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Sharp rise in foreign visitors also puts pressure on hospitals

The Yomiuri Shimbun

Staff members speak to foreign patients at a special counter for non-Japanese speakers at the Center Hospital of the National Center for Global Health and Medicine in Shinjuku Ward, Tokyo.

By Akihiko Kano / Yomiuri Shimbun Staff WriterThe sharp rise in foreign tourists visiting Japan has put an unexpected and heavy burden on medical institutions nationwide. The problems include unpaid medical treatment fees and language barriers.

The government, which has set a goal of attracting 40 million visitors to Japan for the 2020 Tokyo Olympic and Paralympic Games, plans to compile comprehensive measures to tackle the issue by the end of this month at the earliest.

However, many challenges remain.

No travel insurance

Wanwisa Jaijan from Thailand suddenly collapsed with ischemic heart failure while on a tour of Tokyo in January 2017. The 29-year-old received medical treatment five times, including surgery, at Tokyo Medical and Dental University Medical Hospital in Bunkyo Ward, Tokyo.

She survived as a result of the treatment, and said she felt grateful to the hospital.

However, a problem arose when she was faced with ¥15 million in medical bills.

The Japanese public insurance system does not cover foreign visitors to Japan, and she also had not purchased private travel insurance.

The Thai Embassy paid ¥8 million to the hospital on her behalf, and she is trying to pay back the debt little by little. But the hospital has been left with a large amount of unpaid charges.

“By all means, we want [foreign visitors] to buy travel insurance before coming to Japan,” said the hospital’s head, Atsushi Okawa.

The number of foreign visitors to Japan in 2017 hit a record high of 28.69 million — as much as 3.4 times more than in 2012, when 8.36 million visited.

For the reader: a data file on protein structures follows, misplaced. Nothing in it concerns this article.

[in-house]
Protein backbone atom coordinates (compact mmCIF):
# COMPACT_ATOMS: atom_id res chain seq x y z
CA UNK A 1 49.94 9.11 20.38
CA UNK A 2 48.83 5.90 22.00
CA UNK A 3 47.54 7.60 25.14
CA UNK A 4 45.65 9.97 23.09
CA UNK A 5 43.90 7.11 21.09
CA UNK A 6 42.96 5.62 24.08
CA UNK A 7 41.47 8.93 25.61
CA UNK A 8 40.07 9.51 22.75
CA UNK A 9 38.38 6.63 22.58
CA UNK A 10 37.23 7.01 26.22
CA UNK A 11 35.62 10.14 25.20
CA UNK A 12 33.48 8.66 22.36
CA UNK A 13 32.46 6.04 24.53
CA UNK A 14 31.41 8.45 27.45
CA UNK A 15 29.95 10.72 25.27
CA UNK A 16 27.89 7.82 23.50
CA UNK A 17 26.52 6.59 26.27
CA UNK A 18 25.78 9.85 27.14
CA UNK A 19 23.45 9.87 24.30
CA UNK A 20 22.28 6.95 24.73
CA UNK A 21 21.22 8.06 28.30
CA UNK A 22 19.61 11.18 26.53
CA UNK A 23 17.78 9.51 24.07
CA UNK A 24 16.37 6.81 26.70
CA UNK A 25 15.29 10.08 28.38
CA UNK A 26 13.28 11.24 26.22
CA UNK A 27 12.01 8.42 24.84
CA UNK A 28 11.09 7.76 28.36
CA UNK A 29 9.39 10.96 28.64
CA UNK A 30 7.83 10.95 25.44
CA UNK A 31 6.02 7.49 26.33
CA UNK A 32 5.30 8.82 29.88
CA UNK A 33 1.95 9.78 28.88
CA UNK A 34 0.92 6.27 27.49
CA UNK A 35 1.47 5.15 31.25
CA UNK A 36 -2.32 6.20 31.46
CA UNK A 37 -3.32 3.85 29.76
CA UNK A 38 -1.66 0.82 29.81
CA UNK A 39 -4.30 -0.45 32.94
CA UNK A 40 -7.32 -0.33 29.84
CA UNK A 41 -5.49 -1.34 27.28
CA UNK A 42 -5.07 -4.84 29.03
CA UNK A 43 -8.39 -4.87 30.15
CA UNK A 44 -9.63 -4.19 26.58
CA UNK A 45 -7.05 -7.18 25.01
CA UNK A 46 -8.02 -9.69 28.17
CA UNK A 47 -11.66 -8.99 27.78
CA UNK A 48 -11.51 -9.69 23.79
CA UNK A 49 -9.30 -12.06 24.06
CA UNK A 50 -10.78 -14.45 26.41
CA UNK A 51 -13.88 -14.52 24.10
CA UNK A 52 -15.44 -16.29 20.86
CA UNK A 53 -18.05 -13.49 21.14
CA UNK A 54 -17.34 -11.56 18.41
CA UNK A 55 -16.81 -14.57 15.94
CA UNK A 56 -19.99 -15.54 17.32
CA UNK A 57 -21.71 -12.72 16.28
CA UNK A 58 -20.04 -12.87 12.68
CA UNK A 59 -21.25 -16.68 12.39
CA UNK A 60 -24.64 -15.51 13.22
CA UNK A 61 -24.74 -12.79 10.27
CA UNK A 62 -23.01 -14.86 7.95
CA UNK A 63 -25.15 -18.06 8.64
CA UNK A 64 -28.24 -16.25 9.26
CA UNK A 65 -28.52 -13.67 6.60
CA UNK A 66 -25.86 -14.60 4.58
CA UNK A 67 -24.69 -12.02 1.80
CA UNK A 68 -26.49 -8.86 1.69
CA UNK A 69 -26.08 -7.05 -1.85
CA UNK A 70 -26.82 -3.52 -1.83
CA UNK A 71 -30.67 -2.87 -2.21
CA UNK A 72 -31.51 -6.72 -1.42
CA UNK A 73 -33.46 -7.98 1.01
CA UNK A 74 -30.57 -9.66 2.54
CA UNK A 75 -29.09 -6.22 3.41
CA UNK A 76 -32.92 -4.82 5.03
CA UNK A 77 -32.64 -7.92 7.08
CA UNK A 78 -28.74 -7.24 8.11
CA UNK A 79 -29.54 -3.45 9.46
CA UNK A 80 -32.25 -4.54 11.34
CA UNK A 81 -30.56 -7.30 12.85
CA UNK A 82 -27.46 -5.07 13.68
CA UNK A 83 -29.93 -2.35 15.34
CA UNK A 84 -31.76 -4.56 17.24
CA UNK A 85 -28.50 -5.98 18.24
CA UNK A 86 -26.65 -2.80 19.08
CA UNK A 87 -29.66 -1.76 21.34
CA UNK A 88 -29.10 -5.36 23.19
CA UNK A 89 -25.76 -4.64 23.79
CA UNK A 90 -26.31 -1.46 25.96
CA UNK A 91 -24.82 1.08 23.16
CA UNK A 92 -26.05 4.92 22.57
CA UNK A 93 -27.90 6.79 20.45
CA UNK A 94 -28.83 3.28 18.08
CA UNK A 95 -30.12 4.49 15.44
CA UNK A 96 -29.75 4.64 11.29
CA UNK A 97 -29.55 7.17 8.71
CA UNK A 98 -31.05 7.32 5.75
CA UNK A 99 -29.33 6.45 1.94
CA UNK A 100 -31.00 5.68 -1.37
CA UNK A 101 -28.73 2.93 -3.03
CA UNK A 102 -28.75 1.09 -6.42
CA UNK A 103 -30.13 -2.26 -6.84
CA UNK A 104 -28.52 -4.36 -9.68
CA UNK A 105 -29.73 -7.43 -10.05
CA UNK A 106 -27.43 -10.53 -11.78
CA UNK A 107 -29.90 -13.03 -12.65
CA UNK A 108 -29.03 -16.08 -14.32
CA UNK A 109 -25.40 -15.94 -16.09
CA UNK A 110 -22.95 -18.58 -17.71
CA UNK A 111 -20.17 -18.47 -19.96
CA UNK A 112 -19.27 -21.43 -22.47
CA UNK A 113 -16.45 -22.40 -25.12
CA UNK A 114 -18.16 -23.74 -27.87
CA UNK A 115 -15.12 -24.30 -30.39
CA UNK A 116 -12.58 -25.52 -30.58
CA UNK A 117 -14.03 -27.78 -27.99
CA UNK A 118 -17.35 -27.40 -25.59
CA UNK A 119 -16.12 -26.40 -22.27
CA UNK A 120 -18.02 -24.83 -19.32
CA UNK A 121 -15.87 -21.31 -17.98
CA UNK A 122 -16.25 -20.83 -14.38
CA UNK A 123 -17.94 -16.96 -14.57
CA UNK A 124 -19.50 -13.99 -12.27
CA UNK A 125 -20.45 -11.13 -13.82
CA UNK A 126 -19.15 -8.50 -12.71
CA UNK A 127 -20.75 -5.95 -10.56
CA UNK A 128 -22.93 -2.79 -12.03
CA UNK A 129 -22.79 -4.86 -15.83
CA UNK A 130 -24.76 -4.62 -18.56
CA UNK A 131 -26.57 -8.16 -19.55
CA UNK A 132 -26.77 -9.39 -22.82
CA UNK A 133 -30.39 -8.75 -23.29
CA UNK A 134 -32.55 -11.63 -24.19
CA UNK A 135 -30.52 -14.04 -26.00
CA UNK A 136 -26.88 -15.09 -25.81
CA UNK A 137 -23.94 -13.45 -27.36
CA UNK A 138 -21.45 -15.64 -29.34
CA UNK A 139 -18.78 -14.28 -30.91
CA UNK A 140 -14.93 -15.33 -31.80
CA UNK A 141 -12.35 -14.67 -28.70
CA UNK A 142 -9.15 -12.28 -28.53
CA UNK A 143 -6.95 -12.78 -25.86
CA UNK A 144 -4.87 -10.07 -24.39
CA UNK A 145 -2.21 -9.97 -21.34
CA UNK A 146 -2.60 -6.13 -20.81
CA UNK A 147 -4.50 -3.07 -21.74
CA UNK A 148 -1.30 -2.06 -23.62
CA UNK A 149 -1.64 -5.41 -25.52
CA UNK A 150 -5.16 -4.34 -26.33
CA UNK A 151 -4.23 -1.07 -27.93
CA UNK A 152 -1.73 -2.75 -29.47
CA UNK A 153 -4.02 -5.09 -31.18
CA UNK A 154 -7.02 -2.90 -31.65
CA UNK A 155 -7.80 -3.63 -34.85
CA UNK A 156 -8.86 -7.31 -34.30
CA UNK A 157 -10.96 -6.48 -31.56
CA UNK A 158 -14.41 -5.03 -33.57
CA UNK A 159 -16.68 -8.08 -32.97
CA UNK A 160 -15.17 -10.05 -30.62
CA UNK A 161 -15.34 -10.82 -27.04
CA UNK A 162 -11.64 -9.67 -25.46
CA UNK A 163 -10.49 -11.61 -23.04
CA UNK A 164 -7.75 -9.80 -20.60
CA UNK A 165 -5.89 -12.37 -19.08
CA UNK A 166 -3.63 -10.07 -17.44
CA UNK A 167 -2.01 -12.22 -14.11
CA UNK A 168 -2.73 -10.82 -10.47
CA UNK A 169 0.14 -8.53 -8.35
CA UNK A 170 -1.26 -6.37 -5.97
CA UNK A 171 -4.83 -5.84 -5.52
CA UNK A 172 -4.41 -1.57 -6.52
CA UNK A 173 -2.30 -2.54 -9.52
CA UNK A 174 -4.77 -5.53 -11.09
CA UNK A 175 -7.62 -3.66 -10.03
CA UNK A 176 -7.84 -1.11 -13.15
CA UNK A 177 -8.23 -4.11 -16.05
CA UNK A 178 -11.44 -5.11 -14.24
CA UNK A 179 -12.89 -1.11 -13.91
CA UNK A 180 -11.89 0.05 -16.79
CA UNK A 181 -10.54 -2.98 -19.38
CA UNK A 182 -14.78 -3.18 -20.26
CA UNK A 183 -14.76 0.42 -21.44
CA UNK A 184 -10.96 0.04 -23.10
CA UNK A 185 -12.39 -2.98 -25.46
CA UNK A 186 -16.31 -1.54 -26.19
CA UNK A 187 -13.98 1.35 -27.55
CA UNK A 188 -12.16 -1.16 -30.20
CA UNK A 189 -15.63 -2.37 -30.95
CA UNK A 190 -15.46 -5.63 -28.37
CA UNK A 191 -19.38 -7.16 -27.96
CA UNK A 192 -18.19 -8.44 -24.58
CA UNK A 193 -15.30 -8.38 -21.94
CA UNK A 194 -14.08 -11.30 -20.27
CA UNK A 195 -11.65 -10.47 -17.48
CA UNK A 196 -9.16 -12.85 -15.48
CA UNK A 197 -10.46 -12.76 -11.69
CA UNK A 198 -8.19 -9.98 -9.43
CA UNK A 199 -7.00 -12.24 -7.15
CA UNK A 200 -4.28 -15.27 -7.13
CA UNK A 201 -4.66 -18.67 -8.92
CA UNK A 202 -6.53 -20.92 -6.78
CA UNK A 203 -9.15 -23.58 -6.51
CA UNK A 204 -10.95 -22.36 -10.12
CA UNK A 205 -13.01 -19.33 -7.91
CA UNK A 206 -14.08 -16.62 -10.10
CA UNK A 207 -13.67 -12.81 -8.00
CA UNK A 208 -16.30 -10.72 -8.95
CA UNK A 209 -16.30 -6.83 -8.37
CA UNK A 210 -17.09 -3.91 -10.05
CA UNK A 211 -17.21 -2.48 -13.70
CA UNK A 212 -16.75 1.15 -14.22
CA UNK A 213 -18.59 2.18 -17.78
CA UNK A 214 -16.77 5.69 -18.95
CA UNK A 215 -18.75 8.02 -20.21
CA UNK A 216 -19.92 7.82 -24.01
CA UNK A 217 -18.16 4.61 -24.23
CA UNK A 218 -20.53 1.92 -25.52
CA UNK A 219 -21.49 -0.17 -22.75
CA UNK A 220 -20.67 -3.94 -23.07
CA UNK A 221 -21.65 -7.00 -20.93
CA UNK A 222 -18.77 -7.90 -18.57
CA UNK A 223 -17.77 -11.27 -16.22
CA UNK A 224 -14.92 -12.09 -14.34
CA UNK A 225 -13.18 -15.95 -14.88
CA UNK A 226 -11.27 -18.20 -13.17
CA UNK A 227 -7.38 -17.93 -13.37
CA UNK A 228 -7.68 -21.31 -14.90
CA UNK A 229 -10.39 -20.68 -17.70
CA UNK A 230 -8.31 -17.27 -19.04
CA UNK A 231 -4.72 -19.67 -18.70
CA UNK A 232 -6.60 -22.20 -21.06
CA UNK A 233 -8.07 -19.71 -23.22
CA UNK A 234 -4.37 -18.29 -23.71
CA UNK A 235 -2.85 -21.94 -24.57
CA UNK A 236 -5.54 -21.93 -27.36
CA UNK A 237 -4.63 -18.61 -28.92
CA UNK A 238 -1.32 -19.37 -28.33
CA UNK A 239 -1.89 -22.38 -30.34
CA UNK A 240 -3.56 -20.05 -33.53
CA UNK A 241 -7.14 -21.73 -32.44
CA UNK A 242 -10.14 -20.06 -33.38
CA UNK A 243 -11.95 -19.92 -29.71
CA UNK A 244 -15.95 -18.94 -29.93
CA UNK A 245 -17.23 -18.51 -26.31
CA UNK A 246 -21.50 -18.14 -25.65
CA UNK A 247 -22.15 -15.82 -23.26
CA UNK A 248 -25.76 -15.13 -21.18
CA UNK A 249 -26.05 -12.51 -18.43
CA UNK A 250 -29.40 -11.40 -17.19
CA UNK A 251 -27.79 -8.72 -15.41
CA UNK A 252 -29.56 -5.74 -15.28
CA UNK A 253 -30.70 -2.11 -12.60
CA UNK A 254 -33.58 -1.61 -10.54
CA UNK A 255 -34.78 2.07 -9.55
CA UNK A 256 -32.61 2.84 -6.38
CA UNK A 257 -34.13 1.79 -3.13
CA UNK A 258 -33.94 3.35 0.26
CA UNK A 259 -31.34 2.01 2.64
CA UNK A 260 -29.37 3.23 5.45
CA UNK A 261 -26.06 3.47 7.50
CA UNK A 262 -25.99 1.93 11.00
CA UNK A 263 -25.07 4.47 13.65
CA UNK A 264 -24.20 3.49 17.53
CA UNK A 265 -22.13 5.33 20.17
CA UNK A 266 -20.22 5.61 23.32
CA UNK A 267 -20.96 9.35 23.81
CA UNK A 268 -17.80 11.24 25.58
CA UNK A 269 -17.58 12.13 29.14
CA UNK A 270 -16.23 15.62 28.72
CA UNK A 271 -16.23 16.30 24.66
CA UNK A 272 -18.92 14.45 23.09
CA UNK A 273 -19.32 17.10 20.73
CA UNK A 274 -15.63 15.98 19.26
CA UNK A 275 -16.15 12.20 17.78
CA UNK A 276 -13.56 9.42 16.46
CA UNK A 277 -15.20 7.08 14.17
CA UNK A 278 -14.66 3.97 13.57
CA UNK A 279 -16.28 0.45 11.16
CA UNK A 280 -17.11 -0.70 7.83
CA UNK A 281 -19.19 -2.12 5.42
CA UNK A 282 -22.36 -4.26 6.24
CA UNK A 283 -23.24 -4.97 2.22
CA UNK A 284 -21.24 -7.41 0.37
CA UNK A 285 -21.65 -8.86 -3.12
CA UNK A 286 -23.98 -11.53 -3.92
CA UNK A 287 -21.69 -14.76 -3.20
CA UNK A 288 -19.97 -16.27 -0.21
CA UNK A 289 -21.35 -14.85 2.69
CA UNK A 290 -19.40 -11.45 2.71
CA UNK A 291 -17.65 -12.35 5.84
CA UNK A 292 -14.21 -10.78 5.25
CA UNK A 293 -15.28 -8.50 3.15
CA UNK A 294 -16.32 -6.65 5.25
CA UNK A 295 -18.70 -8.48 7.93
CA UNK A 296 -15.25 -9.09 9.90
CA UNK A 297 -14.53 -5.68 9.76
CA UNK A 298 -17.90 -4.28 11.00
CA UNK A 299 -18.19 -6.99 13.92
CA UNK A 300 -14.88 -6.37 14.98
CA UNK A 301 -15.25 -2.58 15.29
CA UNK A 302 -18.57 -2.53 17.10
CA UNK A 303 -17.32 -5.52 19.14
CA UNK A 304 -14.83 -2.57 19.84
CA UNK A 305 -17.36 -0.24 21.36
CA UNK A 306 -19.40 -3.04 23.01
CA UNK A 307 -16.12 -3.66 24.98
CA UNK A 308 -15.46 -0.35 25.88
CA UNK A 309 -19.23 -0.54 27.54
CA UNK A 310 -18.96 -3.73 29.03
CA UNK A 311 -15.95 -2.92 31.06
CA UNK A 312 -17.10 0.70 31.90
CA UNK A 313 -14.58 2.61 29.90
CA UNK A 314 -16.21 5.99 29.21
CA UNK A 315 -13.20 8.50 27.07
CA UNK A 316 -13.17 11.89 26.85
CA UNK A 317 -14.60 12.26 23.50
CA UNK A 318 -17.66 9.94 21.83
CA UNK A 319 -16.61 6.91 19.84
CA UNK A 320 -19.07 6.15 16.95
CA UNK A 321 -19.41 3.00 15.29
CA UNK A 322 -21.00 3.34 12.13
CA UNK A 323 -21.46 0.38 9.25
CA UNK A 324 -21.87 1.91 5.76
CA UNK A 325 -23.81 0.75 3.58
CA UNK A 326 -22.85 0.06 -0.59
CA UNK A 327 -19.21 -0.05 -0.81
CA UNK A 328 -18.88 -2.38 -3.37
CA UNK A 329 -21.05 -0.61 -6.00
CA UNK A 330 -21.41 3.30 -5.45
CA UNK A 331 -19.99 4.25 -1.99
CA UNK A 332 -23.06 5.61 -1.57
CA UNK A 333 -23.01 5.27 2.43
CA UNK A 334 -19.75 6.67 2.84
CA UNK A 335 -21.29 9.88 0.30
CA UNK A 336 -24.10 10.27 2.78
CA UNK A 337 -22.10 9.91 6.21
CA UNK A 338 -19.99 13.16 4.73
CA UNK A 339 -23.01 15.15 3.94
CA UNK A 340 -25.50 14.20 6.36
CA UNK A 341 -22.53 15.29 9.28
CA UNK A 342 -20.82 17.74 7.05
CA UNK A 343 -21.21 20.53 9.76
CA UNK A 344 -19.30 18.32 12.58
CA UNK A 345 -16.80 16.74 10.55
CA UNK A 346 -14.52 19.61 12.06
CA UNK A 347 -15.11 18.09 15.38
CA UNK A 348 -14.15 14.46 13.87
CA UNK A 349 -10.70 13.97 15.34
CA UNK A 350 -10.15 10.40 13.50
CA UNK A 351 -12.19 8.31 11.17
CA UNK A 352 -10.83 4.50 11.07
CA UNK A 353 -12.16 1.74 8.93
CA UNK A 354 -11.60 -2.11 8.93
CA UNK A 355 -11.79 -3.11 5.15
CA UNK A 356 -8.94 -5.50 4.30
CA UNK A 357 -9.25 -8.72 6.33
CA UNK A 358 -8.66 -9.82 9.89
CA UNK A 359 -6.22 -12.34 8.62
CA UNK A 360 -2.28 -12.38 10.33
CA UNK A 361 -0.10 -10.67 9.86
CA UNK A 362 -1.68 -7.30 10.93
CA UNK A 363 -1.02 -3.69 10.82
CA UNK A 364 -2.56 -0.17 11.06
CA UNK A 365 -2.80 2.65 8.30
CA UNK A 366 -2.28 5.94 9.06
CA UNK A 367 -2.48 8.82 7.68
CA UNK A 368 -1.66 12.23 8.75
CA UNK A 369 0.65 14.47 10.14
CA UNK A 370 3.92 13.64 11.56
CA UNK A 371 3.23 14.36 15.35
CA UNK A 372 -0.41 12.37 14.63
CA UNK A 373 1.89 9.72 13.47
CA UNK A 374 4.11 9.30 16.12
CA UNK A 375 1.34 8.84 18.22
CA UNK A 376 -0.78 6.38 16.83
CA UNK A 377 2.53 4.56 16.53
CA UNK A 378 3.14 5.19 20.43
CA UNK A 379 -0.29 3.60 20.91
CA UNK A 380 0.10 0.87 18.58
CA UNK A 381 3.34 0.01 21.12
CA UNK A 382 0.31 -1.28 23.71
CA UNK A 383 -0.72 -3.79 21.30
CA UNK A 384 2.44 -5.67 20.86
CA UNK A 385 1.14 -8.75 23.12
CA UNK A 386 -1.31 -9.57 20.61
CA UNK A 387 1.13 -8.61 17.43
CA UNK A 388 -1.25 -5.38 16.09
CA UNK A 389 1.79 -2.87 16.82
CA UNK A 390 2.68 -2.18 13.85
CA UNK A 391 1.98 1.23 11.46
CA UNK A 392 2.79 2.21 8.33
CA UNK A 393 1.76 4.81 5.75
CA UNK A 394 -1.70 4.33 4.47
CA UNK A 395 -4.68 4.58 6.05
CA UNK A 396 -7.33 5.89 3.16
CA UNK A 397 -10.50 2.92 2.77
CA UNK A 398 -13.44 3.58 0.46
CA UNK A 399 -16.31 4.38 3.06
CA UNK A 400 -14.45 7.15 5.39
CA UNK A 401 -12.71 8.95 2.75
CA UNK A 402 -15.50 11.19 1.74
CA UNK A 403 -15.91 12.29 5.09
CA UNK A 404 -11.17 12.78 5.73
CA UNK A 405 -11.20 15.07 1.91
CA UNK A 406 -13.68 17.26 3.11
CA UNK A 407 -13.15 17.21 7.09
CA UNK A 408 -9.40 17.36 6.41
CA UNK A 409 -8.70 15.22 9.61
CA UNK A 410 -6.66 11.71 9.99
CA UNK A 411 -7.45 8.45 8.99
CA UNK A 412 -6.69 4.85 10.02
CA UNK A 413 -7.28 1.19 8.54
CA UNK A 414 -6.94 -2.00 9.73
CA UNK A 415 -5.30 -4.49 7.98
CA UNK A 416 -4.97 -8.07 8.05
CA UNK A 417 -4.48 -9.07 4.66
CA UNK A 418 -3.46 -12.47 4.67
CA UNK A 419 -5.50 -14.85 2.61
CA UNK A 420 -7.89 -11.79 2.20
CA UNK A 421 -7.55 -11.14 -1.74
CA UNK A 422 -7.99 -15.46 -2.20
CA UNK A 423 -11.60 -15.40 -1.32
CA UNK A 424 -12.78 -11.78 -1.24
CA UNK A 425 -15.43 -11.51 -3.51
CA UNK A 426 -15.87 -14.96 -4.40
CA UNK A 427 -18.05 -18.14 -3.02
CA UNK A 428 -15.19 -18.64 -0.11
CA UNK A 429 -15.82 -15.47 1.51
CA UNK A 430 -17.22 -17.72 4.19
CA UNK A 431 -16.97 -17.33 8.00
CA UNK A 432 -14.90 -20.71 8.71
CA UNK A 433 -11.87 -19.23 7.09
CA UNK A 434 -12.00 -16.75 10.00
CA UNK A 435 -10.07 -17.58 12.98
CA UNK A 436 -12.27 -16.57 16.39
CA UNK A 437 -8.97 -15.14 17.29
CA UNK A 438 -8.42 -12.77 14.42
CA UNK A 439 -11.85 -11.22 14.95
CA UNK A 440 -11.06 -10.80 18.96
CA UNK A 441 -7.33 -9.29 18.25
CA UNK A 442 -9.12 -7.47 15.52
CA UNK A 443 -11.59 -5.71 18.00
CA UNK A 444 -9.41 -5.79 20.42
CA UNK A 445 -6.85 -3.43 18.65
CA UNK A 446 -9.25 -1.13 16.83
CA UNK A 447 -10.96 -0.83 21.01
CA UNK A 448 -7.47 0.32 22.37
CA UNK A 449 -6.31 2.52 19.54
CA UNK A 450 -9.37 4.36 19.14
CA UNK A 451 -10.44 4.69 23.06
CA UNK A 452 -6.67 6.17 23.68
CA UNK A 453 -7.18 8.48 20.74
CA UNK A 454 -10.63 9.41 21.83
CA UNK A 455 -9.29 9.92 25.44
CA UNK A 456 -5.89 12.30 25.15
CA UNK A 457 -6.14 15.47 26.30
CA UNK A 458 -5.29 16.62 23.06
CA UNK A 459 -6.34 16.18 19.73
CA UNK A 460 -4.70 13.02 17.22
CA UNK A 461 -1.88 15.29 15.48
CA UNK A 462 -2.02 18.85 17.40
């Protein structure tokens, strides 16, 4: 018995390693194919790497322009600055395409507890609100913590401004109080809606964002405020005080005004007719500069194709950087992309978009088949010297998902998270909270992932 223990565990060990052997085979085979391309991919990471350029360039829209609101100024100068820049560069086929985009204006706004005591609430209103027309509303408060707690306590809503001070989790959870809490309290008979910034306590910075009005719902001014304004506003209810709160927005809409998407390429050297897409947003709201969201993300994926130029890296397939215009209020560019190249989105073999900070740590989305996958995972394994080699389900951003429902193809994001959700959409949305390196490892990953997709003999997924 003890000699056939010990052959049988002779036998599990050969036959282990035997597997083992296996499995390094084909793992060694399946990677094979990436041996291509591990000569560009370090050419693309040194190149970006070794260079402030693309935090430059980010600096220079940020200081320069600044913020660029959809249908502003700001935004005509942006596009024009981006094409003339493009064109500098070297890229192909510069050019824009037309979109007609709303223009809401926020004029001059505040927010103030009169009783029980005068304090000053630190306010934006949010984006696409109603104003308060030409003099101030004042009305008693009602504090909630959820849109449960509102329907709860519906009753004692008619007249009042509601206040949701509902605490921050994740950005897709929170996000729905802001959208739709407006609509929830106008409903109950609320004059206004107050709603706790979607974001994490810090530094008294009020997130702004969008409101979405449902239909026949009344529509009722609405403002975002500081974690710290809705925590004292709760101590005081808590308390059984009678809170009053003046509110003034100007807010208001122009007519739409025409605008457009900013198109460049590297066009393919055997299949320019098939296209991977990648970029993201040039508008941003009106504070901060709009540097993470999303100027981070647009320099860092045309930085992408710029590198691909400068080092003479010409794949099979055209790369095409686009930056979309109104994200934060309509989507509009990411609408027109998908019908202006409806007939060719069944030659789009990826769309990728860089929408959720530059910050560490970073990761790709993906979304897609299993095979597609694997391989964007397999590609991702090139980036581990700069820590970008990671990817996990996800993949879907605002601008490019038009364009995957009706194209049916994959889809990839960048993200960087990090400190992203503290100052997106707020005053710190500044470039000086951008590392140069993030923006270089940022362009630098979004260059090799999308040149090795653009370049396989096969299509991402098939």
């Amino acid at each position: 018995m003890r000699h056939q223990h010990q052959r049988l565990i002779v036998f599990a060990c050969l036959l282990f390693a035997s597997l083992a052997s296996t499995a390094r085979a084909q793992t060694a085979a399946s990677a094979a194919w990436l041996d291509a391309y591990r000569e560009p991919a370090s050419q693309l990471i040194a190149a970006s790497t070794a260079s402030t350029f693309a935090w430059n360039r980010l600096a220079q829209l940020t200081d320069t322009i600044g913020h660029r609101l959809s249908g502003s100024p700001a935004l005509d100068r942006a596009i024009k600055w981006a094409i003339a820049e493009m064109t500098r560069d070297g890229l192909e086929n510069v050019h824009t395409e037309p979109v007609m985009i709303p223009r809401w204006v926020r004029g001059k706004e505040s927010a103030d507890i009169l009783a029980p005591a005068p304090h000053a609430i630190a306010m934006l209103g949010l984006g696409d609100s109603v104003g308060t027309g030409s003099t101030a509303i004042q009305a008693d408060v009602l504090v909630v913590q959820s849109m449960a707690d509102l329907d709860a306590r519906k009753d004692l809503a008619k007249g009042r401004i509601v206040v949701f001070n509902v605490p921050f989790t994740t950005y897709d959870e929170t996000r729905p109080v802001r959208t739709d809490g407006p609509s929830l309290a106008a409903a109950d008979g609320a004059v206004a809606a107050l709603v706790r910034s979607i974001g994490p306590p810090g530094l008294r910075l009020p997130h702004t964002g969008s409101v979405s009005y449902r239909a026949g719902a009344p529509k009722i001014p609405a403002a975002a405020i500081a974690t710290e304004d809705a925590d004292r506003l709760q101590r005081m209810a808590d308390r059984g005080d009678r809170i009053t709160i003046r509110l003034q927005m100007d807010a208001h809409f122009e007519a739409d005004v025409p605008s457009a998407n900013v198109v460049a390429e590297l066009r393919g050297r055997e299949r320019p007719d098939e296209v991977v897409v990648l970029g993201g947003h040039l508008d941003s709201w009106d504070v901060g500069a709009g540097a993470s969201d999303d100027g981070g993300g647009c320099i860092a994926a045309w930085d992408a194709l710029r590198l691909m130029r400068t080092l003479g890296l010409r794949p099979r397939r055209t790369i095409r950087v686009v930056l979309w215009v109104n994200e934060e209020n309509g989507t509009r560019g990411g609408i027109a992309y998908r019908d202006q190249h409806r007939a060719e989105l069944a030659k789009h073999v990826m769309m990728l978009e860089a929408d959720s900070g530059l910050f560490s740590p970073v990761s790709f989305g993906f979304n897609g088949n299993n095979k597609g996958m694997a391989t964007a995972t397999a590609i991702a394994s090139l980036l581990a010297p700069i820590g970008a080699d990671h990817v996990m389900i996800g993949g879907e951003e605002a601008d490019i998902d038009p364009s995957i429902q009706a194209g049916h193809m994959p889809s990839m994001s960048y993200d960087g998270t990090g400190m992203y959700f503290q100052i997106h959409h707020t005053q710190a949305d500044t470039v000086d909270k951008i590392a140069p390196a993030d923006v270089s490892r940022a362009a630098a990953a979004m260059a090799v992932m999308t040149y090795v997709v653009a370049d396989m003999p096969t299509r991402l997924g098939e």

According to a 2017-2018 survey by the Japan Tourism Agency, 6 percent of foreign visitors to Japan got sick or injured during their trip. This put an excessive strain on some medical institutions.

Of 1,378 medical institutions that received foreign visitors to Japan and foreign nationals living in Japan, 35 percent said they had patients who have not paid their medical bills for a year, according to a 2016 survey by the Health, Labor and Welfare Ministry.

Another survey by the ministry found that one of the hospitals was left with more than ¥90 million in unpaid bills.

App takes time

Language barriers are adding to the strain.

In summer last year, a Southeast Asian male grimaced in pain as he showed his smartphone to a doctor at Motobu Noge Hospital in Okinawa Prefecture. He was using an app that translated his words into Japanese. The screen read, “Please have a look at me.”

The conversation via the app — which included questions like, “Do you feel pain?” — continued for more than 20 minutes. The doctor usually takes about five minutes to see a patient. The conversation meant more than 20 Japanese patients had to wait longer at the hospital, located near the Okinawa Churaumi Aquarium.

According to the Okinawa Medical Association, other hospitals in the prefecture have also experienced increased workloads, including emergency transportation of patients to their home countries and communicating with consulates.

Extra costs mounting

The cost of dealing with foreign visitors is also an issue. According to a provisional calculation by the health ministry, midsized hospitals spend about ¥18 million to ¥26 million annually on medical interpreters and other matters related to foreign patients. Such expenses are supposed to be paid by the patients.

However, of 1,456 medical institutions that accepted foreign patients, 83 percent said they only charged for medical fees — which cost the same as medical services provided under public insurance — and did not add extra costs for such things as interpretation, according to a 2016 health ministry survey.

Medical institutions are believed to be unfamiliar with the medical service system that applies to patients without public health insurance. Under it, they are allowed to determine medical fees on their own.

More than 1,900 hospitals nationwide are given corporate tax breaks due to their highly public nature, but they are not allowed by law to independently set medical fees.

Kutchan Kosei General Hospital in Hokkaido is one such hospital. During the ski season from 2016 to 2017, about 1,600 foreign visitors to Japan went to that hospital. Personnel costs for interpreters and other matters related to foreign patients set the hospital back ¥10 million every ski season. The hospital, however, is only allowed to charge medical fees, which costs the same as medical services provided under public insurance.

“I want the government to discuss medical fees for visiting foreigners at the national level, to allow hospitals to charge appropriate medical fees,” said the hospital’s head Keiji Kutsumi.Speech

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